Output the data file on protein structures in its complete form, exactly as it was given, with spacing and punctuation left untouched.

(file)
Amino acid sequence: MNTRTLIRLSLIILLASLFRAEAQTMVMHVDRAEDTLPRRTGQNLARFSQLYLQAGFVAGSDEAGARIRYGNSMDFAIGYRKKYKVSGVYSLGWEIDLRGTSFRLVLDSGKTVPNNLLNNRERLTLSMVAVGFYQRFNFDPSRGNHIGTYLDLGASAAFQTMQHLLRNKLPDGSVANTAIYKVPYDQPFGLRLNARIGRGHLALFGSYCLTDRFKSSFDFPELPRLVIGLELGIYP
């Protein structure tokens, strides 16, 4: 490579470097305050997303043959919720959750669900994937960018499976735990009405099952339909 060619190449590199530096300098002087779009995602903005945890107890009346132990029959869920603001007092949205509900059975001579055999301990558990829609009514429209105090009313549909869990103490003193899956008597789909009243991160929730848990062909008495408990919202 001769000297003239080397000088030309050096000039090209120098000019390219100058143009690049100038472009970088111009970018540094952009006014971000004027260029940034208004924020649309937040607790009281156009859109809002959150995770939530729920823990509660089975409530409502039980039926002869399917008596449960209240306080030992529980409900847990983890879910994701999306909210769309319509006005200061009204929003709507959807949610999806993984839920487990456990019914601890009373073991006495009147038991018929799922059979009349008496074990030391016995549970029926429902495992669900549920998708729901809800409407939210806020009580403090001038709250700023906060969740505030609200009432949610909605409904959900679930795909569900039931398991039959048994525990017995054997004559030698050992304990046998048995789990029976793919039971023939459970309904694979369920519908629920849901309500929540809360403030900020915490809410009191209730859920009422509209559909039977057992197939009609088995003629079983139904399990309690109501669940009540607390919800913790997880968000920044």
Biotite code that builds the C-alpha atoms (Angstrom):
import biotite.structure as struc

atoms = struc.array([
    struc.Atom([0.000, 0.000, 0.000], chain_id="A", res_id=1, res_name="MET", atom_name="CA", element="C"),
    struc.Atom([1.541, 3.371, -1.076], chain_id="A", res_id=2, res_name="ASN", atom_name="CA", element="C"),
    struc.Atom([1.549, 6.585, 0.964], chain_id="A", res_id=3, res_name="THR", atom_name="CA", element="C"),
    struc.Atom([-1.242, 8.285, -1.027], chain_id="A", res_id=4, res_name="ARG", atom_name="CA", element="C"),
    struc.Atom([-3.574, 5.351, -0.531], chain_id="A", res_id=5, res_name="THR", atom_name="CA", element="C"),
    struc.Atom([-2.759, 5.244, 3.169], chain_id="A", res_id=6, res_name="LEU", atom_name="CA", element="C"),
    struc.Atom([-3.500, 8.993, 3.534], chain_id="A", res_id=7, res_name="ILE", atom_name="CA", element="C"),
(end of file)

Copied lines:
Amino acid sequence: MNTRTLIRLSLIILLASLFRAEAQTMVMHVDRAEDTLPRRTGQNLARFSQLYLQAGFVAGSDEAGARIRYGNSMDFAIGYRKKYKVSGVYSLGWEIDLRGTSFRLVLDSGKTVPNNLLNNRERLTLSMVAVGFYQRFNFDPSRGNHIGTYLDLGASAAFQTMQHLLRNKLPDGSVANTAIYKVPYDQPFGLRLNARIGRGHLALFGSYCLTDRFKSSFDFPELPRLVIGLELGIYP
């Protein structure tokens, strides 16, 4: 490579470097305050997303043959919720959750669900994937960018499976735990009405099952339909 060619190449590199530096300098002087779009995602903005945890107890009346132990029959869920603001007092949205509900059975001579055999301990558990829609009514429209105090009313549909869990103490003193899956008597789909009243991160929730848990062909008495408990919202 001769000297003239080397000088030309050096000039090209120098000019390219100058143009690049100038472009970088111009970018540094952009006014971000004027260029940034208004924020649309937040607790009281156009859109809002959150995770939530729920823990509660089975409530409502039980039926002869399917008596449960209240306080030992529980409900847990983890879910994701999306909210769309319509006005200061009204929003709507959807949610999806993984839920487990456990019914601890009373073991006495009147038991018929799922059979009349008496074990030391016995549970029926429902495992669900549920998708729901809800409407939210806020009580403090001038709250700023906060969740505030609200009432949610909605409904959900679930795909569900039931398991039959048994525990017995054997004559030698050992304990046998048995789990029976793919039971023939459970309904694979369920519908629920849901309500929540809360403030900020915490809410009191209730859920009422509209559909039977057992197939009609088995003629079983139904399990309690109501669940009540607390919800913790997880968000920044």
Biotite code that builds the C-alpha atoms (Angstrom):
import biotite.structure as struc

atoms = struc.array([
    struc.Atom([0.000, 0.000, 0.000], chain_id="A", res_id=1, res_name="MET", atom_name="CA", element="C"),
    struc.Atom([1.541, 3.371, -1.076], chain_id="A", res_id=2, res_name="ASN", atom_name="CA", element="C"),
    struc.Atom([1.549, 6.585, 0.964], chain_id="A", res_id=3, res_name="THR", atom_name="CA", element="C"),
    struc.Atom([-1.242, 8.285, -1.027], chain_id="A", res_id=4, res_name="ARG", atom_name="CA", element="C"),
    struc.Atom([-3.574, 5.351, -0.531], chain_id="A", res_id=5, res_name="THR", atom_name="CA", element="C"),
    struc.Atom([-2.759, 5.244, 3.169], chain_id="A", res_id=6, res_name="LEU", atom_name="CA", element="C"),
    struc.Atom([-3.500, 8.993, 3.534], chain_id="A", res_id=7, res_name="ILE", atom_name="CA", element="C"),